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ELLIS -- It was back to the drawing board for the USD 388 board of education and superintendent Bob Young after a $10 million bond issue failed last June.

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ELLIS -- It was back to the drawing board for the USD 388 board of education and superintendent Bob Young after a $10 million bond issue failed last June.

That scratched plans for a proposed Ellis High School addition, including a wrestling room and a weight room to replace the second-story wrestling room in the old high school, which was intended for temporary use in 1978. A small building on the same property also is used as a weight room.

Faced with costly repairs to make an old facility safe, the board voted in August to ask for proposals for a new building to house a wrestling room and a weight room.

Young said the board vote for the new building was unanimous.

Liberty Buildings of Plainville was selected to construct the pre-engineered building on the northwest corner of the high school parking lot.

Not only was the Liberty bid the lowest, the building they offered also was the most energy efficient, Young said.

The approximately 8,000 square-foot building is the second largest building they've put up, said Rod Cellmer, Liberty operations manager.

For four months of the year, the wrestling room will be walled with mats. The rest of the time, it will be available to the community. Some community members also pay a nominal fee to use the weight room, and that will continue, Young said.

Each room has its own heating and air conditioning unit, "so if we're not using a room, we can shut it down and conserve energy. We're doing everything we can to make this as cost-effective as we can both in the short term and the long term," Young said.

There also will be restrooms and locker rooms for boys and girls, as well as a small utility area.

Work started last fall, and district officials hope to be able to move in by the end of the month.

"Mother Nature is a challenge, but we've been working around her," Cellmer said.

Young said the building itself costs $210,000, and he estimates the district's total cost of the project at $325,000.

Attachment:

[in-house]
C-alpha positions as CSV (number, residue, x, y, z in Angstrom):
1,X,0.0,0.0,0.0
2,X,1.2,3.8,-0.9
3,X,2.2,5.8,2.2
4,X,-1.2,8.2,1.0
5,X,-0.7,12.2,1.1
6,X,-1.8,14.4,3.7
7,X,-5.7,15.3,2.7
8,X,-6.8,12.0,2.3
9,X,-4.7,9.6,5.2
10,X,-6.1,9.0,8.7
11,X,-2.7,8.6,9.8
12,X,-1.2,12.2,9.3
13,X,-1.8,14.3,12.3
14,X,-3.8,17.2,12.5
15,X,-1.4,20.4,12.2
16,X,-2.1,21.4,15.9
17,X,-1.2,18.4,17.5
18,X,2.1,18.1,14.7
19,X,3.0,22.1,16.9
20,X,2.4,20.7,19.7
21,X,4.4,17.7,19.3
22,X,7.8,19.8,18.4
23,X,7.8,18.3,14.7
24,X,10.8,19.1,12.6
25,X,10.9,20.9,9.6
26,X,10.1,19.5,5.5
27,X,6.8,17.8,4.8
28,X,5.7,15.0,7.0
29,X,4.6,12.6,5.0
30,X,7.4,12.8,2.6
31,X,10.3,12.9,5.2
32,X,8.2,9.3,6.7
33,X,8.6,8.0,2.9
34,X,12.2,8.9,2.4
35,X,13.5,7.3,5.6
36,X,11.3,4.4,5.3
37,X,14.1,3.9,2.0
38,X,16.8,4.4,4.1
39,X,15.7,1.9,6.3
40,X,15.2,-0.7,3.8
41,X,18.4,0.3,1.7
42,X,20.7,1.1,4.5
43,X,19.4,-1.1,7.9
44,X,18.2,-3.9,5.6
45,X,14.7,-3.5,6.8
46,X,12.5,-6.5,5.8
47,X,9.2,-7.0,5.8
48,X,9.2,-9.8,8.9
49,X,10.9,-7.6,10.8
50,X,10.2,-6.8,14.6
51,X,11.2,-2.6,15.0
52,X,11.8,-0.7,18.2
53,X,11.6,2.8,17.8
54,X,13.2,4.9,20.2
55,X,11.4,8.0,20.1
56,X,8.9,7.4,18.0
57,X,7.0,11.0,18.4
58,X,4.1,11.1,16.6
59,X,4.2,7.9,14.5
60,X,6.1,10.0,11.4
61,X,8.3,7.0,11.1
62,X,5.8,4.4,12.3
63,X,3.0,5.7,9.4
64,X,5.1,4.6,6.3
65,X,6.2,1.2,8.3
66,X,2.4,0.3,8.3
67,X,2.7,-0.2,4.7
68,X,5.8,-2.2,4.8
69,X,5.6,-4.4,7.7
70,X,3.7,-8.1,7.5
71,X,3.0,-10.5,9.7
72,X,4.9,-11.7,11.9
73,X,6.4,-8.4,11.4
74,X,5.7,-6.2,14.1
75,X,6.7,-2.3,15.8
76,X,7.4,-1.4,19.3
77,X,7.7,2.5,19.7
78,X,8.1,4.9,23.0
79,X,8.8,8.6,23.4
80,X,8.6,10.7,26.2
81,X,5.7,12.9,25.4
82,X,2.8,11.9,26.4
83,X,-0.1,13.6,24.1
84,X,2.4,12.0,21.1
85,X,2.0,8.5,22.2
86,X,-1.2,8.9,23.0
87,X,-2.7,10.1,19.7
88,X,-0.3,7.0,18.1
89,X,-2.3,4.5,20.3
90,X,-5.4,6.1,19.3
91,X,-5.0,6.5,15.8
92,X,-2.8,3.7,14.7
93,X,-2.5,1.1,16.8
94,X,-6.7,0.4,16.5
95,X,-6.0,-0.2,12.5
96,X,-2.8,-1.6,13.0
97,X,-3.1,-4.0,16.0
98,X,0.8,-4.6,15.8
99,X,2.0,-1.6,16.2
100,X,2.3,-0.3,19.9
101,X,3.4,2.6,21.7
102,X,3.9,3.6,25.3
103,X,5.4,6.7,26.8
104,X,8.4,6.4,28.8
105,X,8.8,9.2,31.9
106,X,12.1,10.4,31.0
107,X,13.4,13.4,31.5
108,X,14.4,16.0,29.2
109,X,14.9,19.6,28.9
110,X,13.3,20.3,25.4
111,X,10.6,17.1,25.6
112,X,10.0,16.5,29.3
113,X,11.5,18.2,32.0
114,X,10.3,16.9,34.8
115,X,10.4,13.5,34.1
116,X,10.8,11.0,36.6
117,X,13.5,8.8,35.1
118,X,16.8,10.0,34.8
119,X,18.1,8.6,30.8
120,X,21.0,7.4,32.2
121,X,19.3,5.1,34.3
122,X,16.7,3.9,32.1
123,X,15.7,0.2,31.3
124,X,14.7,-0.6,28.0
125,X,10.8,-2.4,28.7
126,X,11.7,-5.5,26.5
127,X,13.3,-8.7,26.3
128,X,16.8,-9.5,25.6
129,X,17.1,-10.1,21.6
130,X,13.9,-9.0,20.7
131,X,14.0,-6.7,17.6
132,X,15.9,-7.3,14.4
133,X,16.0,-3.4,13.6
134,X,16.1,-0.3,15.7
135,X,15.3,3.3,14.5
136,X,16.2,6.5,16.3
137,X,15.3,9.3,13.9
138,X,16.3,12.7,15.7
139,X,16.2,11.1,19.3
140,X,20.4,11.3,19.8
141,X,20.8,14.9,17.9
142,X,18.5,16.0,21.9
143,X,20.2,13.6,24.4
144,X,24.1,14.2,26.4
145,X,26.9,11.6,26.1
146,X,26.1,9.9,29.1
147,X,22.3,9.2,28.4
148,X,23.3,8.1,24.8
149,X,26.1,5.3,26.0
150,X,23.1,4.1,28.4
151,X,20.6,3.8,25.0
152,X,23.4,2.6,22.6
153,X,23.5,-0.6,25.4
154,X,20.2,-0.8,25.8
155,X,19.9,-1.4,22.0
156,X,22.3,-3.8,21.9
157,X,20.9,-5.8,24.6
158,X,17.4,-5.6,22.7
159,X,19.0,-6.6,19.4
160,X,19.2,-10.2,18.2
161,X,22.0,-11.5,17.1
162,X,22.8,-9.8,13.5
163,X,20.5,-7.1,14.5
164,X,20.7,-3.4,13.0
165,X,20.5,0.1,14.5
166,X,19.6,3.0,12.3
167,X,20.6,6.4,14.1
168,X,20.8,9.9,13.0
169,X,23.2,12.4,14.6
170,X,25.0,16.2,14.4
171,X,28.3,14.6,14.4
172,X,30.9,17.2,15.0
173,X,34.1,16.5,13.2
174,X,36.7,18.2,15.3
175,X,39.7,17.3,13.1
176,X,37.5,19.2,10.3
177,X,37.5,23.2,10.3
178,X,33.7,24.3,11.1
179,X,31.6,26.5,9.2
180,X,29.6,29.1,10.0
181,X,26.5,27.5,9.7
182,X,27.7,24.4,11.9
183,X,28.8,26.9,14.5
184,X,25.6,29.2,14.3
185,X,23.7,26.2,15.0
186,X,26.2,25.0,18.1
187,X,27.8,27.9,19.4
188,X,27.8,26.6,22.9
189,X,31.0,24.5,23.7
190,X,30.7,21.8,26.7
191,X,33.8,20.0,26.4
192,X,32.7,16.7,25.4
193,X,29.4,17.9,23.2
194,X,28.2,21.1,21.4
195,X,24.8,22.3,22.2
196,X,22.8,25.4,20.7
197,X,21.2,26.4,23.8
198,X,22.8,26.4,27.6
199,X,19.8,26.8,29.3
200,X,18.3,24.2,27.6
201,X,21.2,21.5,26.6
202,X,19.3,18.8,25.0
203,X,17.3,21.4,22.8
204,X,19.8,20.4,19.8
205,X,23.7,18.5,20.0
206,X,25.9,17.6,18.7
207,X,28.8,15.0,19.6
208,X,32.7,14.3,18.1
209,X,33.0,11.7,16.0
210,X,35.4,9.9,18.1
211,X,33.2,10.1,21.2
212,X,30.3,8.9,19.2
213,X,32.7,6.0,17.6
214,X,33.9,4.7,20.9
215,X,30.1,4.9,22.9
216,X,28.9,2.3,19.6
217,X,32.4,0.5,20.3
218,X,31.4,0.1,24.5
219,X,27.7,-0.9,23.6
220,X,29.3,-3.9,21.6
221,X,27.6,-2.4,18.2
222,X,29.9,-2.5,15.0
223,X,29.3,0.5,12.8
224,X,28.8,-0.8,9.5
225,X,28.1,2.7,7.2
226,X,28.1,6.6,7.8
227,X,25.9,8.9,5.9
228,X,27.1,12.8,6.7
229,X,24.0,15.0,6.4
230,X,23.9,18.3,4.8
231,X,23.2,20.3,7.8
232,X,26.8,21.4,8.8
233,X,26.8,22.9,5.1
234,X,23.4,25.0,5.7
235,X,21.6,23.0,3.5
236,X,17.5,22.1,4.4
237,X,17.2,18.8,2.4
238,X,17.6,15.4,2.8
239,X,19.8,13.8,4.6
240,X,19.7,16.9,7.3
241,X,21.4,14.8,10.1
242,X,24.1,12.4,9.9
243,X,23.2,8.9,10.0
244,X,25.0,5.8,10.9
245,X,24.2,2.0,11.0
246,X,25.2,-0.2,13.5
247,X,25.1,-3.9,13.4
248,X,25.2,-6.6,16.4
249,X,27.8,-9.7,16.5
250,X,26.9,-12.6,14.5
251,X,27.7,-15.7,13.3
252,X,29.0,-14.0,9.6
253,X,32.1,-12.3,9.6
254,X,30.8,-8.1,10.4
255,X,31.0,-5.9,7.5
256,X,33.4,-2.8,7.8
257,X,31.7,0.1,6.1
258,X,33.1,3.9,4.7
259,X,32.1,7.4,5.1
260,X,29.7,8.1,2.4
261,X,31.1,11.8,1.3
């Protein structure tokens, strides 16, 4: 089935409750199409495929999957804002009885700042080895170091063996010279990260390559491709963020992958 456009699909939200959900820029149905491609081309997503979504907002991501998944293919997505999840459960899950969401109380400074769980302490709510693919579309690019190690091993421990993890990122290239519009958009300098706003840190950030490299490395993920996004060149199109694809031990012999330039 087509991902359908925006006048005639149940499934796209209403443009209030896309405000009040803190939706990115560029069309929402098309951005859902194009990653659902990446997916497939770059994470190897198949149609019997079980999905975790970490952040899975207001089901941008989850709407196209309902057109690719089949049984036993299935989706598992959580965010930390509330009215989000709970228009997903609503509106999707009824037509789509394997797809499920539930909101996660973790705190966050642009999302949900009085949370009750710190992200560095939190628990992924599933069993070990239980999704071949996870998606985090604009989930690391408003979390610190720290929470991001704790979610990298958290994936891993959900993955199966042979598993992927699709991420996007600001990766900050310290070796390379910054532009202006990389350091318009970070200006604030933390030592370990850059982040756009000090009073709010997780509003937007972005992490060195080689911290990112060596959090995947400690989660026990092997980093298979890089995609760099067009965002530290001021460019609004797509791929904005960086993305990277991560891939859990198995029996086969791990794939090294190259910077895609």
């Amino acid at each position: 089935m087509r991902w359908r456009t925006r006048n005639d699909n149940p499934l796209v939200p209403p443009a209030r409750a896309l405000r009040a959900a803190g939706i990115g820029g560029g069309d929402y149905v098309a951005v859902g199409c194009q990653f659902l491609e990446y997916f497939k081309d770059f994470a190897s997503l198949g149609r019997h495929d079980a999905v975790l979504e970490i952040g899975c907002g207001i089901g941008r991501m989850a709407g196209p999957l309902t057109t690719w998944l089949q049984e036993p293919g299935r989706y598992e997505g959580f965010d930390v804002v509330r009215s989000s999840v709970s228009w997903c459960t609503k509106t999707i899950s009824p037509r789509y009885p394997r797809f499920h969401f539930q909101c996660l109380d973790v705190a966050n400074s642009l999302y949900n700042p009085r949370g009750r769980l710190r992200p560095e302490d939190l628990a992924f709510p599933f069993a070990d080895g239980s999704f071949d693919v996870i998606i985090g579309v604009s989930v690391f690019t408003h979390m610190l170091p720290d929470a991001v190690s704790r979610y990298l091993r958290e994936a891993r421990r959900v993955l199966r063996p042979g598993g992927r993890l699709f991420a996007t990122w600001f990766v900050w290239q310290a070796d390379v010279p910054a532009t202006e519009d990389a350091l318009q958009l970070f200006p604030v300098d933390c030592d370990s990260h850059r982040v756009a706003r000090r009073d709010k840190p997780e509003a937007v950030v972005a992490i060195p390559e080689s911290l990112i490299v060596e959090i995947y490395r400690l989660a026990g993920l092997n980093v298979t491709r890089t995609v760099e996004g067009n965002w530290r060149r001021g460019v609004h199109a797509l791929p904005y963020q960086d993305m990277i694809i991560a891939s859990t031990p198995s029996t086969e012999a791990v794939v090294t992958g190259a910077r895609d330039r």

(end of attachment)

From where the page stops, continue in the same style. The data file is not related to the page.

"By the time we put everything else that we'll put in the bathrooms, showers, what not, we'll eat up another $100,000 to $125,000," he said

The money is coming from the capital outlay fund.

"I've already got it in capital outlay and (I'm) ready to write a check for it," Young said.

The district's emphasis has been on putting away money to pay back the high interest HVAC loan since he became superintendent, he said.

"We determined that the wrestling and weight rooms were a higher priority, so we're taking some of what we had earmarked for paying off that loan, and we're putting it into this, putting it back for the kids and the community," he said.

No other capital outlay projects will be cut to build the facility, Young said.

EHS students in Alex Jost's industrial education and Matt Carroll's residential carpenters classes are getting hands-on experience working on the building.

Their projects included building interior walls and welding HVAC platforms.

"It's just a good real-world experience," Carroll said. "This is something we can give back to the school. When kids come here and use the weight room, they can take pride."

The school district has abandoned the old wrestling facility, and is making do with two gyms until the new facility is ready.

"The coaches have done a wonderful job of working together," Young said.

The new building isn't just for high school athletes.

"Our junior high students will be using it as well," said John Befort, Washington Grade School principal. "I grew up here (and) it's a good thing for our community."

"Two days a week we have conditioning -- a body resistance program for third through sixth (grades)," said Corey Burton, EHS principal. "We have a group of kids who come in after school."

"It'll get used a lot and really be beneficial to the kids," Befort said.

"The bond was a big package. This is an immediate need," Young said. "It's already paid for. We've got the money in the bank. ... We're addressing the needs of our students, and that's the best that we can do."